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Brazilian-born pianist Helio Alves, leader of the Cadence Trio, came to a higher profile working with the late tenor saxophonist Joe Henderson on the Grammy-winning Joe Henderson Big Band (Verve, '98) and in Henderson's Double Rainbow Quartet that featured the songs of Antonio Carlos Jobim. On Yatrata, Alves leads his trio through a set of sambas and fluid Brazilian grooves.
A lively rhythm teamAlves joined by drummer Portinho and bassist Itaiguarathe atmosphere is high energy, beefier than you might expect from the often lighter, lilting Brazilian sound, and spicer, as if some Afro-Cuban influence lurks in the mix. None of the songs here have been culled from the more popular Brazilian standards; it's more of a celebration of more obscure but still very worthy songsmiths, with two Alves and one Portinho originals slipped into the mix.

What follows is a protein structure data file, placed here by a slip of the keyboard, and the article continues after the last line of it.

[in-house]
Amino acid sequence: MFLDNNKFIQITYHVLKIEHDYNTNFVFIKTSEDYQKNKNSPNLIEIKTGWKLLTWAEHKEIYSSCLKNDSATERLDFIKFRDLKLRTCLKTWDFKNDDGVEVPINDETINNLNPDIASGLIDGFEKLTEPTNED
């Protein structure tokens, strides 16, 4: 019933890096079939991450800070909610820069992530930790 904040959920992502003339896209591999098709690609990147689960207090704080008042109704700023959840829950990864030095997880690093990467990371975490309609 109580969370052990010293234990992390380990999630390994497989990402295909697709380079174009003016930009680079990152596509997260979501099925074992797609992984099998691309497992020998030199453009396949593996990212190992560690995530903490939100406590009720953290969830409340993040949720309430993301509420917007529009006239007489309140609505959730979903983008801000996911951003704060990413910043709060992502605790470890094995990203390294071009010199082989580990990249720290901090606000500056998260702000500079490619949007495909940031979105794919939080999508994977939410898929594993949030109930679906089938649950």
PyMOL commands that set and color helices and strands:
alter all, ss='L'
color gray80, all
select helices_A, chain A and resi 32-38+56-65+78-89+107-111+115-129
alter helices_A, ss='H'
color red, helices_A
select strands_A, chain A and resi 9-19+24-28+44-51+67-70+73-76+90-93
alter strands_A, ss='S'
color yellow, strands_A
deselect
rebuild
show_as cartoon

"Song for Claudio," an Alves tune, is a dedication to Helio's friend and fellow countryman, trumpeter Claudio Roditi, an aggressive groove with Alves almost going "out there." "In Motion," by Portinho, features a bouncing, bright rhythm behind some guests: Robin Eubanks on trombone, Randy Brecker on flugelhorn, and Romero Lumbambo on guitar.
The set is a deft mix of guest slotsfive of the eleven tunesand trio workouts, with the tracks that feature the guitar/piano interplay sounding especially compelling, and Portinho's samba-spirit drumming throughout lifting the music up a good notch or three.
Track Listing: Yatrata, Aleluia, In Motion, Cancao Do Amanhecer, Song for Claudio, Feitio De Oracao, Corruira Salitante, Mulher Rendeira, Aninha, Vila Madalena, Effendi
I love jazz because it mixes intellect and emotion in a very spontaneous way.
I was first exposed to jazz by liberating a Coltrane and a Pharoah Sanders record from a friend in NYC and listening to them over and over until I got it.
My advice to new listeners is you have to take the time to listen to some jazz tunes a number of times until it starts to make sense.